I heard about these developments on our weekly phone calls, and the occasional photo or video my parents posted when I glanced at the family group chat. After my graduation, my parents effectively entered the first stage of retirement, because my absence freed up so many hours in their daily schedule. Despite this newfound freedom, decades of city living had ingrained a perpetual restlessness into my parents, so they spent the time making home improvements. Their trips to Indiana became even more frequent with the construction of the new bridge, so they were fixing up the farm two or three times every week instead of going on weekends. At some point, the house became habitable. My parents would stay overnight instead of returning to Kentucky, until they had effectively moved to Indiana.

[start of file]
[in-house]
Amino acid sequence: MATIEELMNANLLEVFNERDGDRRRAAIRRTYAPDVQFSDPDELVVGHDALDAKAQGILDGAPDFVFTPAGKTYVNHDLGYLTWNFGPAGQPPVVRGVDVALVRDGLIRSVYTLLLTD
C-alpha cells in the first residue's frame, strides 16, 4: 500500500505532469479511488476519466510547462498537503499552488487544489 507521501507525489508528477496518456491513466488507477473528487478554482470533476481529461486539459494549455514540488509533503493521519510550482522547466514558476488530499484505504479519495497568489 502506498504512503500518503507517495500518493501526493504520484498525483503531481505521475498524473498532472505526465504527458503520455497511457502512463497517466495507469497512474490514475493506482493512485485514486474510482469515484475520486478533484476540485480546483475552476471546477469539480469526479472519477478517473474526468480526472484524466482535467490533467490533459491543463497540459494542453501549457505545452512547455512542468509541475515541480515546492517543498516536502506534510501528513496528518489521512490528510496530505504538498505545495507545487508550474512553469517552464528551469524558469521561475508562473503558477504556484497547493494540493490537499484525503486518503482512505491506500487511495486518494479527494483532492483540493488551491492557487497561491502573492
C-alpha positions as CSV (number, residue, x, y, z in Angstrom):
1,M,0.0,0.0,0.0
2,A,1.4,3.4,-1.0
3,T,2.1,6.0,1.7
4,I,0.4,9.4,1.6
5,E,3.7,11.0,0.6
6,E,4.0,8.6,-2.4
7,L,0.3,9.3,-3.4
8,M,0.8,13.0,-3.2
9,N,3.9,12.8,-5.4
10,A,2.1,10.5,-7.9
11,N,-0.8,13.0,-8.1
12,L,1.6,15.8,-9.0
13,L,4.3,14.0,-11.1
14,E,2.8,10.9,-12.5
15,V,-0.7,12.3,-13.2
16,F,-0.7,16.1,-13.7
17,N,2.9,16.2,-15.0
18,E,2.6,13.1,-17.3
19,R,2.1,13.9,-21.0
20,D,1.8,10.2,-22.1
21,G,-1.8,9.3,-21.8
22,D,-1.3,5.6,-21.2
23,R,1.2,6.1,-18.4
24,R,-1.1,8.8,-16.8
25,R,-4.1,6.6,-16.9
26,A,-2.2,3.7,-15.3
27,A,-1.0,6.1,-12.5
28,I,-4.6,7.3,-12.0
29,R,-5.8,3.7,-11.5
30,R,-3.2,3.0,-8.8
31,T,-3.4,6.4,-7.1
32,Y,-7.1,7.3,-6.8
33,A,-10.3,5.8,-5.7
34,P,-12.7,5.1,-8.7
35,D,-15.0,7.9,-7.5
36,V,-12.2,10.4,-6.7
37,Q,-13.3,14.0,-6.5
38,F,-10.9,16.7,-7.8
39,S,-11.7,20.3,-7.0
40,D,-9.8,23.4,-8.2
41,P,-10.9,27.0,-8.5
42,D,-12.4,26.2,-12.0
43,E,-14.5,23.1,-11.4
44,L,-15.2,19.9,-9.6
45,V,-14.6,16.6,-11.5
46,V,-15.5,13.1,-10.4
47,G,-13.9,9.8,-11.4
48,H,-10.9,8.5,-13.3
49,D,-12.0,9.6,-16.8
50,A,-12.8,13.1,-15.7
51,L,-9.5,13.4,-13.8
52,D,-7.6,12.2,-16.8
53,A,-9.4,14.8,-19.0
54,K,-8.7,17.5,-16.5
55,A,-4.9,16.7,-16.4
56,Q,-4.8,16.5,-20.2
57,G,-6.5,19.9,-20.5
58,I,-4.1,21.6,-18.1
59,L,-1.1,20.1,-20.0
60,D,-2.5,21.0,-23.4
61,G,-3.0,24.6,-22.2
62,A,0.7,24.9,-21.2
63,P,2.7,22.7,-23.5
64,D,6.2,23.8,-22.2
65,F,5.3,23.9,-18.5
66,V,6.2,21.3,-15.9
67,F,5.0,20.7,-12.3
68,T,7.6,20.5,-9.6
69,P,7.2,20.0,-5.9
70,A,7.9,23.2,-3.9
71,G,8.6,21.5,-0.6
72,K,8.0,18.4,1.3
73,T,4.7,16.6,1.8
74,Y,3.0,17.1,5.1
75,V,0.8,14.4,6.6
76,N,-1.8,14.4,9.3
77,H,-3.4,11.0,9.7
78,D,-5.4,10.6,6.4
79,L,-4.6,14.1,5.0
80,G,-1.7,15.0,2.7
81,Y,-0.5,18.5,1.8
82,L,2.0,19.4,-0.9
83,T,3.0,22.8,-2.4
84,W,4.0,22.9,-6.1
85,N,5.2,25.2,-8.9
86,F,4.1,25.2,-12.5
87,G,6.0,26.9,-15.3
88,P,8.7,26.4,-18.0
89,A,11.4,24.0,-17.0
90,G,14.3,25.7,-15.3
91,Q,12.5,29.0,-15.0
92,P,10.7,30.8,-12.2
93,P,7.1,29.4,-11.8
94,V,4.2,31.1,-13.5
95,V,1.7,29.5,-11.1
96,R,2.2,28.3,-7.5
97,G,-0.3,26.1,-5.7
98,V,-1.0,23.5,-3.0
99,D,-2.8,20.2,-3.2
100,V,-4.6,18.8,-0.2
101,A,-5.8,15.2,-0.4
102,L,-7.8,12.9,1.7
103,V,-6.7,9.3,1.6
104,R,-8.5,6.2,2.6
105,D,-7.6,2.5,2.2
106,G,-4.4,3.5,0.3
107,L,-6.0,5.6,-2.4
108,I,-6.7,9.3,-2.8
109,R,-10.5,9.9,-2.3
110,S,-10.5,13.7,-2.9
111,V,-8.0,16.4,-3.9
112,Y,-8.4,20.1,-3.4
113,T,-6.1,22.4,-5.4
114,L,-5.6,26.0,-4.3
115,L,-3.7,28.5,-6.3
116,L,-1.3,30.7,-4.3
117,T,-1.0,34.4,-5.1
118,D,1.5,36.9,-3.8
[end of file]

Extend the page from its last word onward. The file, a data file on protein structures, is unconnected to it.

Since I left for college, my father has been using one of the terrible Microsoft phones that come for free with the data plan, so I learned about the fruits of their efforts in the lowest picture quality imaginable. The content of the photographs also didn’t help—my father is much more of a ‘DIYer’ than a photographer, so instead of sending pictures of the house as a whole, he would point the phone camera towards the newly installed carpets, the wooden floors he and my mother just laid down, or the sofa they bought on sale from Costco, still in its shiny cardboard box. Through these images and my mother’s verbal updates, I grew aware of the home improvements as though I were gathering pieces of a puzzle that I never realized I had to assemble. I came to know that the house had been massively renovated without ever losing my first impression of the dilapidated foreclosure. It was as if new floors, carpeting, and furniture had been superimposed on the rotting woodwork.